Lee closed his eyes momentarily and bit down so hard on his bottom lip he tasted blood. Even now, all these years later, the memory still had the power to make him sweat. Halfway between the bar and the parking lot in the next block where most of them had left their vehicles, they’d found themselves face-to-face with a gang of homophobes or vigilantes, or maybe they’d just been a bunch of narrow-minded citizens looking to cause trouble. Whoever they were, they’d appeared out of nowhere, screaming insults—calling them pedophiles and perverts, and wielding baseball bats.
Lee, along with the rest of the bar patrons, hadn’t stopped to argue. They’d taken off in all directions like a bunch of renegade rockets on the Fourth of July. After the first awful, mind-numbing shock of the attack, Lee had been positive the men intended to kill or maim anyone they could get their hands on.
He’d still had a weight problem back then, but that night, fear had lent him wings, and he’d raced across the street with at least two of the attackers in hot pursuit, breathing down his neck and grabbing at his clothes. He’d been hit hard on one side of his head, he never figured out if it was a fist or one of the wicked-looking bats the men had all been carrying, but the blow had been powerful enough to make him trip and fall down. Once he was on the ground, they were on him like a pack of hungry dogs, viciously punching and kicking every inch of his body, to the point where he thought it was game over for sure. He’d ripped his pants and hurt his knee when he fell. He’d also banged his head on something, probably the edge of the curb, because he’d blacked out for a minute. He’d tried to get up and fight back, but then a voice had yelled, “Cops,” someone had grabbed his arm, he’d panicked, and then…
A shudder ran through his body. Whatever happened after his rescuer arrived until he woke up in a strange bed sometime the following day was still fragmented and indistinct in his mind—a collection of blurred memories that still had the power to make him go from feeling icy cold to screaming hot in less than a heartbeat. He vaguely recalled leaving where he’d spent the night, and then the guy whose house it was driving him home. He also remembered his mom fussing over his injuries and his ruined clothes and calling the doctor who’d said, in addition to an impressive array of scrapes and bruises, Lee had suffered a mild concussion.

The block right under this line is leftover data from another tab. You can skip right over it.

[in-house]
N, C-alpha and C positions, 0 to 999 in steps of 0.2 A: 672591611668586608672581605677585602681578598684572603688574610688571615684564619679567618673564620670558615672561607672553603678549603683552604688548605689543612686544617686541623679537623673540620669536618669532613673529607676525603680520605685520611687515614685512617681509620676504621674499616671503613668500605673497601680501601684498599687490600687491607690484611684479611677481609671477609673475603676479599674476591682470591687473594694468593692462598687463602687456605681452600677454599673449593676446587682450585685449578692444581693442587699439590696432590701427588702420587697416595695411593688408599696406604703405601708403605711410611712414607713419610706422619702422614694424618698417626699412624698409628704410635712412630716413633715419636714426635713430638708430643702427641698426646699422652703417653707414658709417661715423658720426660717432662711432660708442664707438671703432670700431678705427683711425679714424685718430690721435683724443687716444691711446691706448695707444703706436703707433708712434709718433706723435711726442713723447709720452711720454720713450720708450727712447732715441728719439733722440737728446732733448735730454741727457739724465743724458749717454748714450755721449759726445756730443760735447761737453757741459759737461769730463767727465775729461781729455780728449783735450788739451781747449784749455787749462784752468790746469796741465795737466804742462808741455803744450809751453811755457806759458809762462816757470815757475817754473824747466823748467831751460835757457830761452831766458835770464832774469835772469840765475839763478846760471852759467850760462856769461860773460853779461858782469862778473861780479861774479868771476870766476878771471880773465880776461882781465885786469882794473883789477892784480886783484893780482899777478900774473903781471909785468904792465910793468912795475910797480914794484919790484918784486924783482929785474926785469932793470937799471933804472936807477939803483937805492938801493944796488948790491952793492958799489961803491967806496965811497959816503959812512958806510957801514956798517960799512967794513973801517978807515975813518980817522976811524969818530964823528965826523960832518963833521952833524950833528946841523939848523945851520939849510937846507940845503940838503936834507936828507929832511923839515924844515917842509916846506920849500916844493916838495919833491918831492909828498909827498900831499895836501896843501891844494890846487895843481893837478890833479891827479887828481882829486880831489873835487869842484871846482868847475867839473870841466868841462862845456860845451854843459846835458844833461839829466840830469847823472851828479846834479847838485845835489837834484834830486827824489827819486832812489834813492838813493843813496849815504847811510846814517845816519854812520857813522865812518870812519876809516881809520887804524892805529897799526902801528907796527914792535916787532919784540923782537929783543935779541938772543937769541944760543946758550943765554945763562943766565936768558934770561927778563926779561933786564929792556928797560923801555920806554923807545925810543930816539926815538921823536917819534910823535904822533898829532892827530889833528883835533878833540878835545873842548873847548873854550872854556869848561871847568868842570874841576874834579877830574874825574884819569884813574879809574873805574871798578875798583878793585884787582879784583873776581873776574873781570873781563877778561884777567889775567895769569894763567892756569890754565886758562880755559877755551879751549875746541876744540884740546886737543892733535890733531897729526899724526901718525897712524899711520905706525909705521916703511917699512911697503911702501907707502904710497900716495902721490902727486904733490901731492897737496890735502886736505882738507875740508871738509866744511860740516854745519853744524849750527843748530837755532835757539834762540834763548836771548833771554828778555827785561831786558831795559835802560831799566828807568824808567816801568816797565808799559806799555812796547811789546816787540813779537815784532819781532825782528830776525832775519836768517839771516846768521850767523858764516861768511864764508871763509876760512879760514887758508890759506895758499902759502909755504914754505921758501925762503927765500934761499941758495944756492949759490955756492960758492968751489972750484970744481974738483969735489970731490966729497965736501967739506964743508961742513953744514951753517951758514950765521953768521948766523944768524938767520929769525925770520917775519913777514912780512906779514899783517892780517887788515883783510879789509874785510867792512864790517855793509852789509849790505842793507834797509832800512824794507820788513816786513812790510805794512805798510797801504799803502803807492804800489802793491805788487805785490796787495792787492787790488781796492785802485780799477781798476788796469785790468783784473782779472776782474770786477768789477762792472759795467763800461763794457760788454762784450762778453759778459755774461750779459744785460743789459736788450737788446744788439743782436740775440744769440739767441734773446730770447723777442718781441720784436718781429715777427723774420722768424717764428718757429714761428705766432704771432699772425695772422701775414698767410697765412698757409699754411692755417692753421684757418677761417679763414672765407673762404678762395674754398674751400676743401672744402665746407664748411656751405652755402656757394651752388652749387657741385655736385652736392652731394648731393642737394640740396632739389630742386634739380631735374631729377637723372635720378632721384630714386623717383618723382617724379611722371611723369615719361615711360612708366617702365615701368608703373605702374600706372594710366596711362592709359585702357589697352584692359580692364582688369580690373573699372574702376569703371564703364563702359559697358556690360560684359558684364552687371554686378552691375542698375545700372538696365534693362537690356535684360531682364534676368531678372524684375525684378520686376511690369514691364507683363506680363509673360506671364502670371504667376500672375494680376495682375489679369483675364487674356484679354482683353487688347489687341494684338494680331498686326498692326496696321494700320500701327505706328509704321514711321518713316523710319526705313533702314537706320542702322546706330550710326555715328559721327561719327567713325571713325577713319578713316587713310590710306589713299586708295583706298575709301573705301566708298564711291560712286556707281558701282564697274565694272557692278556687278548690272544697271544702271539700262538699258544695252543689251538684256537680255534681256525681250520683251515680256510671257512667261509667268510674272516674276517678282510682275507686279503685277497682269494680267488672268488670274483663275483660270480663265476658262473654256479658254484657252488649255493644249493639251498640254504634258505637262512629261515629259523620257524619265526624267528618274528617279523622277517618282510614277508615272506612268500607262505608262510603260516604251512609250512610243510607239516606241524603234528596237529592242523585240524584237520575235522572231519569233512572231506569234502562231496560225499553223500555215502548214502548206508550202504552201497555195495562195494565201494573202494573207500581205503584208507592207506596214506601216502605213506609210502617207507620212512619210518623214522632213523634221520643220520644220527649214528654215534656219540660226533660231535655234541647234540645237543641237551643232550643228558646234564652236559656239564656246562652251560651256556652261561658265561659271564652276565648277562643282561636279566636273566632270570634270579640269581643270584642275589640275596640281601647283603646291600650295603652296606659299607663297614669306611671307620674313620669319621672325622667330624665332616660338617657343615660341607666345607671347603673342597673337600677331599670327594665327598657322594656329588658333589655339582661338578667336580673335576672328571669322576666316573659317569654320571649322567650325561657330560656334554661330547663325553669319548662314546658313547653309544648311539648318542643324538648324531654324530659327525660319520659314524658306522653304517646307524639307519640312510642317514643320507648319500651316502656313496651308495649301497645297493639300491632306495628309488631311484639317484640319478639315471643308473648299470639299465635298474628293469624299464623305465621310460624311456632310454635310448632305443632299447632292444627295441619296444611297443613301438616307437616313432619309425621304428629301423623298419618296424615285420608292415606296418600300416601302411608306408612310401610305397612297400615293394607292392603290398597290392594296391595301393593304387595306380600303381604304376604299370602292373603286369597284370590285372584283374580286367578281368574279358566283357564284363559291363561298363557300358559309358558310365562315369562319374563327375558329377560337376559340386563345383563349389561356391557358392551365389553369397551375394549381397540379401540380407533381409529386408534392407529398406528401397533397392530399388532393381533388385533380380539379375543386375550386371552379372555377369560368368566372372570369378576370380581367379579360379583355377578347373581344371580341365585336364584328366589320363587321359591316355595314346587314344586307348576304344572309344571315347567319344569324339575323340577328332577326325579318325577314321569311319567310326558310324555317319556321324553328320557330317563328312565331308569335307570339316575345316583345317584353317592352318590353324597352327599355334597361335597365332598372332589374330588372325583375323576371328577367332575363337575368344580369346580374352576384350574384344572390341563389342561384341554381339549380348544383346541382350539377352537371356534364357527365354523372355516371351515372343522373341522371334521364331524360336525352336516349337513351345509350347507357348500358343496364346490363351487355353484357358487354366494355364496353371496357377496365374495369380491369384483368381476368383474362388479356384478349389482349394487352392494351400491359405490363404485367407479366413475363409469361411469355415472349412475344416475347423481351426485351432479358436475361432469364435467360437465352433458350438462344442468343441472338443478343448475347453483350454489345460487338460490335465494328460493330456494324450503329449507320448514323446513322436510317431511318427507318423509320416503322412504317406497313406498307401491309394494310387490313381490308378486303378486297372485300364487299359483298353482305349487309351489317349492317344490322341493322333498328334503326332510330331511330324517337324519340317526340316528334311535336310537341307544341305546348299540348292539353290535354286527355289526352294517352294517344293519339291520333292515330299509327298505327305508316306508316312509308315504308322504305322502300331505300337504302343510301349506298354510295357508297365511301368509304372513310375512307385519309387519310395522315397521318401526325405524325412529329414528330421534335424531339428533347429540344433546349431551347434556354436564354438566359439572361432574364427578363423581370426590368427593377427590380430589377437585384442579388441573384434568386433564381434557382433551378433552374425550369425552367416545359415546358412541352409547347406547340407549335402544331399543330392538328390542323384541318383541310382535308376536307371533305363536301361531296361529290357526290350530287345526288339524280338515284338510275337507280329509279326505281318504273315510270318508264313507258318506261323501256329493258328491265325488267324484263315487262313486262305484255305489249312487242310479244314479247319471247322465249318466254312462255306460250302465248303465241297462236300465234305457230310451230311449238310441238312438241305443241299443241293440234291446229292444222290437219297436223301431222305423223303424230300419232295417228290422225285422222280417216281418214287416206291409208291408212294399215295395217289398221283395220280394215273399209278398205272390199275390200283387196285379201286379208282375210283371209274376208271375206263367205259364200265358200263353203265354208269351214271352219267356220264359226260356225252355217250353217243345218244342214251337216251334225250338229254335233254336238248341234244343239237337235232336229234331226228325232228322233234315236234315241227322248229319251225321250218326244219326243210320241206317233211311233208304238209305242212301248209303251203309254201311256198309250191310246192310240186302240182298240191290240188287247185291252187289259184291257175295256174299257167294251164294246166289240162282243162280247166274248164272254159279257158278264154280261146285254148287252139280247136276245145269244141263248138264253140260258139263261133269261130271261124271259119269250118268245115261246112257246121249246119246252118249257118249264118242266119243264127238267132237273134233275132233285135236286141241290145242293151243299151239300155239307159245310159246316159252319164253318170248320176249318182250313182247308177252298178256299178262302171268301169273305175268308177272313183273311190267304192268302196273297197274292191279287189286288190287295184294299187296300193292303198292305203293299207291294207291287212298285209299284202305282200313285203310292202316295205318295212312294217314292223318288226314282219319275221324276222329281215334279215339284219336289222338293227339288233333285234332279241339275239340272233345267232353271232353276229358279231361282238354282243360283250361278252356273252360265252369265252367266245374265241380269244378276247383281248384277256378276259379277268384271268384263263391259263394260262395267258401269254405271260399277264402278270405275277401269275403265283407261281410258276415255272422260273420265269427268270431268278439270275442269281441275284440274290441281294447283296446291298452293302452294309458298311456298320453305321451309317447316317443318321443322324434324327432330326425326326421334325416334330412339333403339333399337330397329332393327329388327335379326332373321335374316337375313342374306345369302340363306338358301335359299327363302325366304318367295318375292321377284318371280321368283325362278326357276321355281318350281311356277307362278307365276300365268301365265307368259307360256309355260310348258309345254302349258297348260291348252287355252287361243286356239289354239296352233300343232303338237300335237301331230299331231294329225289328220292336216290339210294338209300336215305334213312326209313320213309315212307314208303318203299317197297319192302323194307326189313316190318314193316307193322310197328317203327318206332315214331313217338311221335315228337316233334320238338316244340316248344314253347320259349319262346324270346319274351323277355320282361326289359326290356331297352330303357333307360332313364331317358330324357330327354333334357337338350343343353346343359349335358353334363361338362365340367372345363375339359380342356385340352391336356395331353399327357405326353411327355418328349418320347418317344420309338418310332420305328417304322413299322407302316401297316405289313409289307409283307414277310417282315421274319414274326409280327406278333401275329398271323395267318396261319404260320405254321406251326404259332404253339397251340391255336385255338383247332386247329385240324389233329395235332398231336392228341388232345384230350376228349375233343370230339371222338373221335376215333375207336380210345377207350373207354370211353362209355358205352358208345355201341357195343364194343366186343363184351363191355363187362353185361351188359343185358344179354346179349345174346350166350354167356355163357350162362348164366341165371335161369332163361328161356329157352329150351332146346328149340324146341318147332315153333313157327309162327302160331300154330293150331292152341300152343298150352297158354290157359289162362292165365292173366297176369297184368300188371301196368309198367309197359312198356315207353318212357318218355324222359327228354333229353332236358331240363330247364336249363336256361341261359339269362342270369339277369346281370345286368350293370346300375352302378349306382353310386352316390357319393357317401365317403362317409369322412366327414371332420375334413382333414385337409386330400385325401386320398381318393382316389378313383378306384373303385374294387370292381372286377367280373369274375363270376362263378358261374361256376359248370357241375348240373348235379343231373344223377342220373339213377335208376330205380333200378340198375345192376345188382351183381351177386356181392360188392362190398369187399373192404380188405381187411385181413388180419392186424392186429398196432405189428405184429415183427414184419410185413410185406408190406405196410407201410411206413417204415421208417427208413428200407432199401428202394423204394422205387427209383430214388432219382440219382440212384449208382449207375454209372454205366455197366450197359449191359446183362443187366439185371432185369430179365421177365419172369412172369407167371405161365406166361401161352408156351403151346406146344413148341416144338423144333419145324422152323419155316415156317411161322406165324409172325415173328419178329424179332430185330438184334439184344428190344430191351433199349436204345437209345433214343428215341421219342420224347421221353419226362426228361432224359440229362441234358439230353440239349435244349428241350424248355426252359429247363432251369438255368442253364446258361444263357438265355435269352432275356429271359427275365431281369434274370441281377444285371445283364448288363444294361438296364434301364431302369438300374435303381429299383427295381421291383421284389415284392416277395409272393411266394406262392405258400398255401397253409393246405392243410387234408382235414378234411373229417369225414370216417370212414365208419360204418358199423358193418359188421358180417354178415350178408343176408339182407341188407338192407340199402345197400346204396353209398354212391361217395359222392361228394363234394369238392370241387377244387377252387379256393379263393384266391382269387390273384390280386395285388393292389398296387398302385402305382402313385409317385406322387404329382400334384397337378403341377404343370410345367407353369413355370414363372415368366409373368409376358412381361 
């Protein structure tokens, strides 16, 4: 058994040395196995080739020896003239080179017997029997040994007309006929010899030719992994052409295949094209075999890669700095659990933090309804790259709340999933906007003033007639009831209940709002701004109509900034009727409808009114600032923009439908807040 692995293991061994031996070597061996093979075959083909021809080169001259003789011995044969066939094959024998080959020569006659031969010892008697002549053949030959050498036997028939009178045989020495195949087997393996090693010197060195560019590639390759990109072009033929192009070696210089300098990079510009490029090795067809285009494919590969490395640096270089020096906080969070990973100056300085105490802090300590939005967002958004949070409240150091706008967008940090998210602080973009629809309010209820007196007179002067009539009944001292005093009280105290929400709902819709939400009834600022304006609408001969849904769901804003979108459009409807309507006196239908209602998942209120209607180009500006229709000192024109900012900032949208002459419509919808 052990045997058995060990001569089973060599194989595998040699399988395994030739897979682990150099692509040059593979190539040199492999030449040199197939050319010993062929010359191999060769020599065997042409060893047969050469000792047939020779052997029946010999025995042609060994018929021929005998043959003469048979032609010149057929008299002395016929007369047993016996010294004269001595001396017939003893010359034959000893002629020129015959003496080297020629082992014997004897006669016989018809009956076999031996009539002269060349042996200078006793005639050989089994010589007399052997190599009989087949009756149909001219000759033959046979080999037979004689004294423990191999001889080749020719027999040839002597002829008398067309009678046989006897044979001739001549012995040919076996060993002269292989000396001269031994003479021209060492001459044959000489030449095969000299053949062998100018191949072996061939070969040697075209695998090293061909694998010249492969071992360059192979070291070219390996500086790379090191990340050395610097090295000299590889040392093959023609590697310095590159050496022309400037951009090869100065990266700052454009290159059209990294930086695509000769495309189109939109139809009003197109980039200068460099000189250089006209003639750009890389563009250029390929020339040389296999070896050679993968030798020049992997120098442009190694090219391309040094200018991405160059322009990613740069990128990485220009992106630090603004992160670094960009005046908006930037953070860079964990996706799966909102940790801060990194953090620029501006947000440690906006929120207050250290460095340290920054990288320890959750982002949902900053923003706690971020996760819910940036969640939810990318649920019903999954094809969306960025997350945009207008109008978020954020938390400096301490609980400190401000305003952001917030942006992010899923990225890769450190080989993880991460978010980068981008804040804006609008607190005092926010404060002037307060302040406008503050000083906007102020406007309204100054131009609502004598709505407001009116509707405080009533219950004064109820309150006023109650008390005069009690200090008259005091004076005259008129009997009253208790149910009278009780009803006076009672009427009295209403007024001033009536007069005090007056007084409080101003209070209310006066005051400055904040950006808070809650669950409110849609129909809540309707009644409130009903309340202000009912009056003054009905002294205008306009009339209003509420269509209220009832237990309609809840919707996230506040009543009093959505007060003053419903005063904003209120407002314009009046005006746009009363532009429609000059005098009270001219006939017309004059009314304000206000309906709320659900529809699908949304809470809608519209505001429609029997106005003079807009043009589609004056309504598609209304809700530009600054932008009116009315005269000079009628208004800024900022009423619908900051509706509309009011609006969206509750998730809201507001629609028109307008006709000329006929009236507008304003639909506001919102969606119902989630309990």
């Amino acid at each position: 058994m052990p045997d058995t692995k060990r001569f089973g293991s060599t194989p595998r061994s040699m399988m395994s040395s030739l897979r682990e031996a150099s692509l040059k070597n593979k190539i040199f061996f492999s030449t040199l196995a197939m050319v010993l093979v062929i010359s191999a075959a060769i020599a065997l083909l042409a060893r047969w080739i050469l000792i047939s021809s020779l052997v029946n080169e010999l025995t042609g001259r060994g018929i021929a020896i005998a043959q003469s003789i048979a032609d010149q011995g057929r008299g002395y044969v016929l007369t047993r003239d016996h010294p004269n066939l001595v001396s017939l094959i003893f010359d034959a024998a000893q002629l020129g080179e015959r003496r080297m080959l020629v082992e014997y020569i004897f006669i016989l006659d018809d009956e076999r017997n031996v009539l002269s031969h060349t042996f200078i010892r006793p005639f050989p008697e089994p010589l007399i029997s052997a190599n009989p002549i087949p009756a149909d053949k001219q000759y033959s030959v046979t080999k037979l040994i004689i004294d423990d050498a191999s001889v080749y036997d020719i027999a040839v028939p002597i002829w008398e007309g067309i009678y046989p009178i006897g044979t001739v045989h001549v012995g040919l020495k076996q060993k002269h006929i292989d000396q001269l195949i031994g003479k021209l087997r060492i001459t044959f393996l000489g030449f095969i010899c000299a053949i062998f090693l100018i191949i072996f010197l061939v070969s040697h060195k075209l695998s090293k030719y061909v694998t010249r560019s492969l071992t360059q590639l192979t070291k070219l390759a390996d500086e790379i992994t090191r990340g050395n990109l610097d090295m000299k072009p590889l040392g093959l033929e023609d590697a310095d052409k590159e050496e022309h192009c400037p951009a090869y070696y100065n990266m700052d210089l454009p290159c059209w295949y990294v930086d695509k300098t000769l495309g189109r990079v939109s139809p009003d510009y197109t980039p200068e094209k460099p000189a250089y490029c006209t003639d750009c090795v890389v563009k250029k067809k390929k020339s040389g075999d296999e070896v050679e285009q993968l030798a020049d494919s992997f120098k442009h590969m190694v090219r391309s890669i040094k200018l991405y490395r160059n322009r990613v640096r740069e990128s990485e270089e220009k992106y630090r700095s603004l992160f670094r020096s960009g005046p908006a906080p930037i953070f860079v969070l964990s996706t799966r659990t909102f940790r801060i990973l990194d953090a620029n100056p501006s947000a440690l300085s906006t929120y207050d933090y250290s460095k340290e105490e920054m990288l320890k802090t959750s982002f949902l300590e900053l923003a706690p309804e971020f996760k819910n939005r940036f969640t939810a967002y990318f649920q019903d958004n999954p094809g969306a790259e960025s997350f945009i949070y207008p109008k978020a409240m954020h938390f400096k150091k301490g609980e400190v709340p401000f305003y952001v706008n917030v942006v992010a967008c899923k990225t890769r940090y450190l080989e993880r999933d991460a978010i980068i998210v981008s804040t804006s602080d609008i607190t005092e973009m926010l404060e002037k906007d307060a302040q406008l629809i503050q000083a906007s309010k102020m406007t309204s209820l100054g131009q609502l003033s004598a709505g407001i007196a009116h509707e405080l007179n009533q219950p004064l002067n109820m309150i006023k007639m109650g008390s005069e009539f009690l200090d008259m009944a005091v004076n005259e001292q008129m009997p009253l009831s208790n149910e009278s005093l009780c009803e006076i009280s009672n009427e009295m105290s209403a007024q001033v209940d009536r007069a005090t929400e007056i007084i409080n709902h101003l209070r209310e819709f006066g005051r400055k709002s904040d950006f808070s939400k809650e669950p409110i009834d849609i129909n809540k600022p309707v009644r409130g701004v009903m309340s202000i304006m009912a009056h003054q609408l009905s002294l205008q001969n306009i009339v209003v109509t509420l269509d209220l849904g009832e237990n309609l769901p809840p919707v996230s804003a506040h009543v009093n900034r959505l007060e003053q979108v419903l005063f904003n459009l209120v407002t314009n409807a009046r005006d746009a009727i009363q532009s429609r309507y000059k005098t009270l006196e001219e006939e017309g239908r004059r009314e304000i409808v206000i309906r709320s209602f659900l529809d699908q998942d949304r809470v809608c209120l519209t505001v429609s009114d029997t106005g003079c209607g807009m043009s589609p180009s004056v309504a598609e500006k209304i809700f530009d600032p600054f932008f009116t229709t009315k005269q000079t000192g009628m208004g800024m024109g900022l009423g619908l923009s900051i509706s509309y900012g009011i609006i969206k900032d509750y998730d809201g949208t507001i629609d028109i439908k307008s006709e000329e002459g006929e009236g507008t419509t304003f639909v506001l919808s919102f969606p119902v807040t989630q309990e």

Despite the doctor’s advice to the contrary, Lee had deliberately and steadfastly refused to go to the hospital for tests, or attempted to recall the exact details of what happened that night. And he didn’t want to start doing it now. In fact, he’d done everything in his power to erase the terrifying incident from his mind and pretend it never happened. It had taken a while before he quit waking up in a sweat, positive it was happening all over again, but eventually he’d succeeded. The only time he thought about it now was if something stupid like thinking about his first designer suit triggered memories…memories he was always quick to suppress before they took hold.
At the time, there had been some talk of going to the cops by a couple of other guys who’d been injured, but with no independent witnesses to verify an attack had actually taken place rather than a drunken brawl amongst the club-goers themselves, there had been no point.
Lee reached again for his drink, but before his hand could make contact with the glass, everything around him disappeared and his mind filled with a series of vivid mental pictures of himself and someone who looked vaguely like a younger version of Reno…two male bodies hot, sweaty, and partially naked, locked together in a tangle of sheets in a room he didn’t recognize. The pictures were unexpected, unsettling, all fuzzy and out of focus, and he had no idea where they’d come from, or even why. It was like a roll of bad film unwinding before his eyes, yet he had a gut feeling this wasn’t his mind playing tricks or projecting possibilities for the future. This was something that had actually happened.
But where had it happened? When? And who the hell was the other guy in the bed?
“Hey, you feeling okay?” Reno asked. “You looked kind of pale and shaky there for a minute. The heat down here getting to you, maybe?”
“Or I drank my beer too fast.” Lee pushed his fingers through his hair. He felt so damn shaky and off balance, he hadn’t even noticed Reno was back. He was also drenched in sweat from head to foot, but he wasn’t about to tell Reno it was the result of bad memories and had absolutely nothing to do with the weather. Needing to get both himself and his thoughts back on track, he shrugged and reached again for his drink. “While you were gone, I was thinking…”
Reno shot him an inquiring glance. “What about?”
“I may be totally off base here, but I have this weird feeling we may have met somewhere before.”